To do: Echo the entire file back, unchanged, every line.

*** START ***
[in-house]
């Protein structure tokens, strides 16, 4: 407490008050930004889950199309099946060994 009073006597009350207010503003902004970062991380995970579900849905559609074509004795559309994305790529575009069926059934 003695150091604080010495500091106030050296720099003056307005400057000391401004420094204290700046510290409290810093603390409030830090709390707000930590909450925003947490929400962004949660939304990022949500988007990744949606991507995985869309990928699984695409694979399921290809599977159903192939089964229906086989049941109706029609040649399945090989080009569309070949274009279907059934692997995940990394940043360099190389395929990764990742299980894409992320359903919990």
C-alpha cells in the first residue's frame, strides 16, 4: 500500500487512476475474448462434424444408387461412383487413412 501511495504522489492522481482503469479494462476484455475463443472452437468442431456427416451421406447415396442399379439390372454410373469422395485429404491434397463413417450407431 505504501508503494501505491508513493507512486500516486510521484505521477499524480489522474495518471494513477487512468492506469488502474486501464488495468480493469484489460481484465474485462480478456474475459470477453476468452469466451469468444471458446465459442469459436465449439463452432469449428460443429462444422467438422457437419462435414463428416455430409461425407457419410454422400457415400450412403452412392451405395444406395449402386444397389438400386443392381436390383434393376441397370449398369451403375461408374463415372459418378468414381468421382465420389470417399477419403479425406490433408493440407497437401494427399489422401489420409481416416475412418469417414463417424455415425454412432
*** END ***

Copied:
[in-house]
């Protein structure tokens, strides 16, 4: 407490008050930004889950199309099946060994 009073006597009350207010503003902004970062991380995970579900849905559609074509004795559309994305790529575009069926059934 003695150091604080010495500091106030050296720099003056307005400057000391401004420094204290700046510290409290810093603390409030830090709390707000930590909450925003947490929400962004949660939304990022949500988007990744949606991507995985869309990928699984695409694979399921290809599977159903192939089964229906086989049941109706029609040649399945090989080009569309070949274009279907059934692997995940990394940043360099190389395929990764990742299980894409992320359903919990």
C-alpha cells in the first residue's frame, strides 16, 4: 500500500487512476475474448462434424444408387461412383487413412 501511495504522489492522481482503469479494462476484455475463443472452437468442431456427416451421406447415396442399379439390372454410373469422395485429404491434397463413417450407431 505504501508503494501505491508513493507512486500516486510521484505521477499524480489522474495518471494513477487512468492506469488502474486501464488495468480493469484489460481484465474485462480478456474475459470477453476468452469466451469468444471458446465459442469459436465449439463452432469449428460443429462444422467438422457437419462435414463428416455430409461425407457419410454422400457415400450412403452412392451405395444406395449402386444397389438400386443392381436390383434393376441397370449398369451403375461408374463415372459418378468414381468421382465420389470417399477419403479425406490433408493440407497437401494427399489422401489420409481416416475412418469417414463417424455415425454412432